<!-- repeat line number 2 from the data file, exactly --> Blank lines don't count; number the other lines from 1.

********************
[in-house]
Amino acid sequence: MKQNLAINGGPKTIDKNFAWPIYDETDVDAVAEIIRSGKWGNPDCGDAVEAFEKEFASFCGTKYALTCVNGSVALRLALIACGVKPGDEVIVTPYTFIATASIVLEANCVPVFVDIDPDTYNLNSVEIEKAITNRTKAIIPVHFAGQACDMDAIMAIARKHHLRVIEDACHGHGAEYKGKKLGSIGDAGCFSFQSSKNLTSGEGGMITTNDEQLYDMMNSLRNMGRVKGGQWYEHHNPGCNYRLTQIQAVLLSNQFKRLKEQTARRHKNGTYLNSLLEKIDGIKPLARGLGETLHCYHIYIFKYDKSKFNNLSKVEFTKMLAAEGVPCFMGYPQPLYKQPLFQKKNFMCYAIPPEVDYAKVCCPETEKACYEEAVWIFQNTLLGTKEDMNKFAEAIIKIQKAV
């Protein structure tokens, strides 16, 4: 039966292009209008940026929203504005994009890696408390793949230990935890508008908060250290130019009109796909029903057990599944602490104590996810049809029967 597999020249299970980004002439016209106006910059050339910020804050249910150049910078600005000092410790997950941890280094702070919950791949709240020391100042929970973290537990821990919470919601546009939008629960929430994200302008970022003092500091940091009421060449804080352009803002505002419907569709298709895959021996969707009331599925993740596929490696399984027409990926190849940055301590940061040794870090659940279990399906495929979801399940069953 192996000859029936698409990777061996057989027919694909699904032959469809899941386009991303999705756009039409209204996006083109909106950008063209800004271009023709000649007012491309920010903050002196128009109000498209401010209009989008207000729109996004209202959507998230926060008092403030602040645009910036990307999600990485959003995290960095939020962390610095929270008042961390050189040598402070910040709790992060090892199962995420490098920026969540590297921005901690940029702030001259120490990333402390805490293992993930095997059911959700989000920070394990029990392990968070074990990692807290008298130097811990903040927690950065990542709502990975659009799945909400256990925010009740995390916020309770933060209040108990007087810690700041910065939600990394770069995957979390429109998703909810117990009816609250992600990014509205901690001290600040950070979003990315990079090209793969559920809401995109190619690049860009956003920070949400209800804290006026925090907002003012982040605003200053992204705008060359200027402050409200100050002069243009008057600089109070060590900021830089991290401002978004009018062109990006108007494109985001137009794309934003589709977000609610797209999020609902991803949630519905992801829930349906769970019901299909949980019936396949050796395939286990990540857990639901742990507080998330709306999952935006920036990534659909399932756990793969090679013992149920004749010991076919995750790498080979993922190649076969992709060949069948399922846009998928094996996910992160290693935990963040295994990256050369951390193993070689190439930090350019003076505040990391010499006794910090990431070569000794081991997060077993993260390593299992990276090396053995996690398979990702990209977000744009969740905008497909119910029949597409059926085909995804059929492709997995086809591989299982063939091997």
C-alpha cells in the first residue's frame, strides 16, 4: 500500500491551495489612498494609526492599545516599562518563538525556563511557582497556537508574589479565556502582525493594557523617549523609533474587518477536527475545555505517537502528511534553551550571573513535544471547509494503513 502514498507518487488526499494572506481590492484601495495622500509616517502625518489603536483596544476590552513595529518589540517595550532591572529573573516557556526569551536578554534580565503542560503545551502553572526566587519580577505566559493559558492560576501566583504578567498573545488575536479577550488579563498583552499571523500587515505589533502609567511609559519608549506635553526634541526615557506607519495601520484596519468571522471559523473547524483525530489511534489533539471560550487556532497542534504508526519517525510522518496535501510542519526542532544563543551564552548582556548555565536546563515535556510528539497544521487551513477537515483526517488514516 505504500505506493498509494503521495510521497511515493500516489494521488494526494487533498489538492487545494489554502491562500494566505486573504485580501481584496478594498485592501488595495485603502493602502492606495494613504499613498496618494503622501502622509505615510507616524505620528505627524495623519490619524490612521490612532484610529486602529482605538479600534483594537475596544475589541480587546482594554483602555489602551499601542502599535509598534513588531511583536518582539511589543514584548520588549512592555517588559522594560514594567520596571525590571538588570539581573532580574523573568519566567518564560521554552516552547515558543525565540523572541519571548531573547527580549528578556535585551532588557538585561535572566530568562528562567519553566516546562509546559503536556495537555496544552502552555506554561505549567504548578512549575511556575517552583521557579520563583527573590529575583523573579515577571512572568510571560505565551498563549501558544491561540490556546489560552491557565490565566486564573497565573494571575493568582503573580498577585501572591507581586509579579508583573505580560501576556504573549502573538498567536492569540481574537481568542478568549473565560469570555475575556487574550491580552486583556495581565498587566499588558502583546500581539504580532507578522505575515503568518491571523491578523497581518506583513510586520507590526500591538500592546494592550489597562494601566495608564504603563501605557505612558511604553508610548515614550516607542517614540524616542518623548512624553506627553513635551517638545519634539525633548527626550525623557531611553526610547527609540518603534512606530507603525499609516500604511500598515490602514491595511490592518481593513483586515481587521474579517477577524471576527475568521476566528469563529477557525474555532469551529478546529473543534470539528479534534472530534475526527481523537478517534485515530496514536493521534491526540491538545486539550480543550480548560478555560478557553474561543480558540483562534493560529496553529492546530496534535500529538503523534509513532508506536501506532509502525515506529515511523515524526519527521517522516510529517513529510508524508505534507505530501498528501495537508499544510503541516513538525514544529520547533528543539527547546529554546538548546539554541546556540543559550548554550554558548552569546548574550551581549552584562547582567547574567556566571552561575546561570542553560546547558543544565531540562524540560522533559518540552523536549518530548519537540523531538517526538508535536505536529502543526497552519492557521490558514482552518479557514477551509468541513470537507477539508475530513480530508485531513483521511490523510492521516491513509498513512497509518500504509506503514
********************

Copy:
Amino acid sequence: MKQNLAINGGPKTIDKNFAWPIYDETDVDAVAEIIRSGKWGNPDCGDAVEAFEKEFASFCGTKYALTCVNGSVALRLALIACGVKPGDEVIVTPYTFIATASIVLEANCVPVFVDIDPDTYNLNSVEIEKAITNRTKAIIPVHFAGQACDMDAIMAIARKHHLRVIEDACHGHGAEYKGKKLGSIGDAGCFSFQSSKNLTSGEGGMITTNDEQLYDMMNSLRNMGRVKGGQWYEHHNPGCNYRLTQIQAVLLSNQFKRLKEQTARRHKNGTYLNSLLEKIDGIKPLARGLGETLHCYHIYIFKYDKSKFNNLSKVEFTKMLAAEGVPCFMGYPQPLYKQPLFQKKNFMCYAIPPEVDYAKVCCPETEKACYEEAVWIFQNTLLGTKEDMNKFAEAIIKIQKAV